Umbilical hernias: An umbilical hernia is a condition in which abdominal contents (fat, intestines, etc.) protrude past the abdominal wall at the location where the umbilical cord was attached to the fetus. Congenital umbilical hernias are more common in puppies than in kittens. Umbilical hernias are diagnosed on physical examination. Hernias should be repaired surgically, because there is a risk that the abdominal contents inside the hernia sac could become damaged or strangulated. As long as the hernia is not causing problems for the puppy/kitten, the herniorrhaphy (hernioplasty, hernia repair surgery) can be delayed until the scheduled ovariohysterectomy or neuter. However, if strangulation occurs, the surgery becomes an emergency procedure.

Splenectomy: A splenectomy in dogs and cats is the surgical removal of the spleen. This procedure is common and is typically necessary after a dog is diagnosed with a splenic tumor. A splenectomy may also be needed if a dog is experiencing another condition, and the spleen has been damaged as a result. Other causes might include Immune-mediated diseases, Splenic torsion, where the spleen twists on itself, mostly seen with GDV, a traumatic event such as being hit by a car, Splenomegaly, often caused by bacterial, viral, or tick-borne diseases, or due to clots to the spleen usually seen in dogs with Cushing’s disease or cardiovascular disease.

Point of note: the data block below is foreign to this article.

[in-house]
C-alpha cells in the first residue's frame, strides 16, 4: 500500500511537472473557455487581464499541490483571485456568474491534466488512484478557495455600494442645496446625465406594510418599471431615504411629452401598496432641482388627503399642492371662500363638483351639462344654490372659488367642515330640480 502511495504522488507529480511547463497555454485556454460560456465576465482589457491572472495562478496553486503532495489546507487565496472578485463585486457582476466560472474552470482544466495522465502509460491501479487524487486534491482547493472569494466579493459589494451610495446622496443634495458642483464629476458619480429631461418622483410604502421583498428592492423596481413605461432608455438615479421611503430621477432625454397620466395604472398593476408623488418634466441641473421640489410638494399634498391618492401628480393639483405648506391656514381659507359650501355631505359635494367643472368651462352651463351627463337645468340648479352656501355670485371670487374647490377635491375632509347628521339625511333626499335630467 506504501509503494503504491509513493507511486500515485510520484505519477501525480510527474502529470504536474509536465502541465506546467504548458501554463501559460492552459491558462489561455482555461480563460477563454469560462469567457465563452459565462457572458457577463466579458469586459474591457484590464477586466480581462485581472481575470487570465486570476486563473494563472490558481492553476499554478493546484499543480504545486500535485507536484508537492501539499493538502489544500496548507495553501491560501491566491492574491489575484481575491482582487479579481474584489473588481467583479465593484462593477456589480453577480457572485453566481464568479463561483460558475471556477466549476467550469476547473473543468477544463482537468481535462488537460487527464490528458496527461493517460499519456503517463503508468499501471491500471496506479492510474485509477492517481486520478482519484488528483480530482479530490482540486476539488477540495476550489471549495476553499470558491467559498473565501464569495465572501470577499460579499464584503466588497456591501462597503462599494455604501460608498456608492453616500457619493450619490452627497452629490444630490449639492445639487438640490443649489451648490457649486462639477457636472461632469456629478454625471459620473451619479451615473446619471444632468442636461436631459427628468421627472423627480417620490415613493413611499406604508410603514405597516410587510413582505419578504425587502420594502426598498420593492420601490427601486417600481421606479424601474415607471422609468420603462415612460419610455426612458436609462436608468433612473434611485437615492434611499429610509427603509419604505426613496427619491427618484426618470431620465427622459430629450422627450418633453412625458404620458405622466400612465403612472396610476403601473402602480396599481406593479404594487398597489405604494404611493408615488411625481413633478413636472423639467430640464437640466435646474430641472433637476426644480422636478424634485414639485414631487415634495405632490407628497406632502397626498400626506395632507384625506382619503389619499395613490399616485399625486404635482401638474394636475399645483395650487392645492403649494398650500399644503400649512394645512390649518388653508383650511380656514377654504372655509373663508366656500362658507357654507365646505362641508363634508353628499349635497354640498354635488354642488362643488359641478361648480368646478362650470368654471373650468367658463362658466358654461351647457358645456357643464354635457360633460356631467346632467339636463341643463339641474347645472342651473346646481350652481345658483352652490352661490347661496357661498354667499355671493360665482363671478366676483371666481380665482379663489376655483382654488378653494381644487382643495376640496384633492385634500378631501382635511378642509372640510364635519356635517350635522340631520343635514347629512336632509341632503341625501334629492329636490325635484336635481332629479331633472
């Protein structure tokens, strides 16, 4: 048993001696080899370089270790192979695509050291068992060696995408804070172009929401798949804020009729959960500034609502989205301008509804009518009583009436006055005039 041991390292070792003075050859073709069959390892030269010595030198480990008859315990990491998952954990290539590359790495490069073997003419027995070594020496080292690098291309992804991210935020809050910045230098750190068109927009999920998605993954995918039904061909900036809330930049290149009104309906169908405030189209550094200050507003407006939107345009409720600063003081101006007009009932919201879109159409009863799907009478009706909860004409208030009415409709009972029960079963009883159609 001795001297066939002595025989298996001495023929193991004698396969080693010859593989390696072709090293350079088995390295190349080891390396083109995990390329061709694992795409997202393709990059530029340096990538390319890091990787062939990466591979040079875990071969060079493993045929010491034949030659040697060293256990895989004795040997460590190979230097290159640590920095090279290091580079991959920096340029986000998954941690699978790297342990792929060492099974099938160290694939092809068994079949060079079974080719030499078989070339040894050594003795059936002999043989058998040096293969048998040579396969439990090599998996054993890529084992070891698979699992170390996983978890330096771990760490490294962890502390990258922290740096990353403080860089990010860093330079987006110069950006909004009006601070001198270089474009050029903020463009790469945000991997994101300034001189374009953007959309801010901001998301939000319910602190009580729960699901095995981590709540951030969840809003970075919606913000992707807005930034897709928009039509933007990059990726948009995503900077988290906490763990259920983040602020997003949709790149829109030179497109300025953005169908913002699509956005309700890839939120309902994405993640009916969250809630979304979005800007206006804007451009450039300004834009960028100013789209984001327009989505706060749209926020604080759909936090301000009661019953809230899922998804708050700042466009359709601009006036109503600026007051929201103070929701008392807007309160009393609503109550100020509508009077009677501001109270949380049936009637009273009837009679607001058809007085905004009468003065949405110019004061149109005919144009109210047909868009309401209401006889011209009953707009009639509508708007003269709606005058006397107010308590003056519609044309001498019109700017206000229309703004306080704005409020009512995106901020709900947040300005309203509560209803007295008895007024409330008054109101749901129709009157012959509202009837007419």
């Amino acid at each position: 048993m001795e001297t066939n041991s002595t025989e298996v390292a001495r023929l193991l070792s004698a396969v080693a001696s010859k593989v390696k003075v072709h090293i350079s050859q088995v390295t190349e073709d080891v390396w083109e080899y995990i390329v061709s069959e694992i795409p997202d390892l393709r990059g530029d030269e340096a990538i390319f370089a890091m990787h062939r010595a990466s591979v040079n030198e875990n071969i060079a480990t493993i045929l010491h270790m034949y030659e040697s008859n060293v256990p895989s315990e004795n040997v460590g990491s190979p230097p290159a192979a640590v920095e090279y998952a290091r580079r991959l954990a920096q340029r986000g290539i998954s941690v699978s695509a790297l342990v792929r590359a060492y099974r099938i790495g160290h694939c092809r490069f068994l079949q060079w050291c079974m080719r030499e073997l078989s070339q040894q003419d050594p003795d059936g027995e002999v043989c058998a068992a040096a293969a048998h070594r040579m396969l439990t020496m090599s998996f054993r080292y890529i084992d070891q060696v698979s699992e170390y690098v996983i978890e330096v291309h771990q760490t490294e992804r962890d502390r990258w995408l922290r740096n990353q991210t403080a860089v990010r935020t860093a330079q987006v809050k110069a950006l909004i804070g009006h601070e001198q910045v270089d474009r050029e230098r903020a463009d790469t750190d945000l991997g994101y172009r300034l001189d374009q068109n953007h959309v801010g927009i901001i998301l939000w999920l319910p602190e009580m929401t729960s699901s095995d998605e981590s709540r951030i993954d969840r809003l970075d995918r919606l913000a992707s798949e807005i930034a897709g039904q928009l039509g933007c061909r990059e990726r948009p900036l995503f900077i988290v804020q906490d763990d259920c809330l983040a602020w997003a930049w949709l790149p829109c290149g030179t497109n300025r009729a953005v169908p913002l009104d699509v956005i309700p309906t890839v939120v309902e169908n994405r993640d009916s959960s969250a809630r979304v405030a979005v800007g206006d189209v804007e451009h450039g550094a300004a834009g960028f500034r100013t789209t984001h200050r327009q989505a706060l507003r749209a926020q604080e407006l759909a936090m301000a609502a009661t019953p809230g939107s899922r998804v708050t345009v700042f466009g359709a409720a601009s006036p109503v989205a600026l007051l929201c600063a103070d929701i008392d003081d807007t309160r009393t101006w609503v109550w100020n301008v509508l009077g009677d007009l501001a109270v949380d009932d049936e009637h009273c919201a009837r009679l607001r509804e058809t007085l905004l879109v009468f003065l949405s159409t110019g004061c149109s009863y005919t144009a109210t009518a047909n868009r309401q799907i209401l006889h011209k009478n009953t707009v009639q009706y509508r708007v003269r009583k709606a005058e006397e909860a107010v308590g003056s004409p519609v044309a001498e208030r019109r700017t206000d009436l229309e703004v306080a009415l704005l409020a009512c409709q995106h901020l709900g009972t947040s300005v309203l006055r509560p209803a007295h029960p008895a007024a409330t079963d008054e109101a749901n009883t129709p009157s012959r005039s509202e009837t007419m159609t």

Gallbladder removal(cholecystectomy): A cholecystectomy is the surgical procedure used to remove the gallbladder as a result of gallbladder disease or conditions such as Cholecystitis or gallbladder mucoceles. The gallbladder stores bile created by your dog or cat’s liver, which is used to break down fats in your pets’ digestive systems. Dogs and cats can function without this organ if removal becomes necessary due to disease or chronic obstruction.

Liver lobectomy: Liver lobectomy refers to the surgical removal of part of a liver lobe in dogs and cats. Their liver is made up of six separate lobes. This is most commonly performed to remove a large, solitary tumor located in the liver or to obtain a sample of liver for analysis. The healthy liver tissue has a strong regenerative capacity. Liver regeneration begins within hours after liver lobectomy.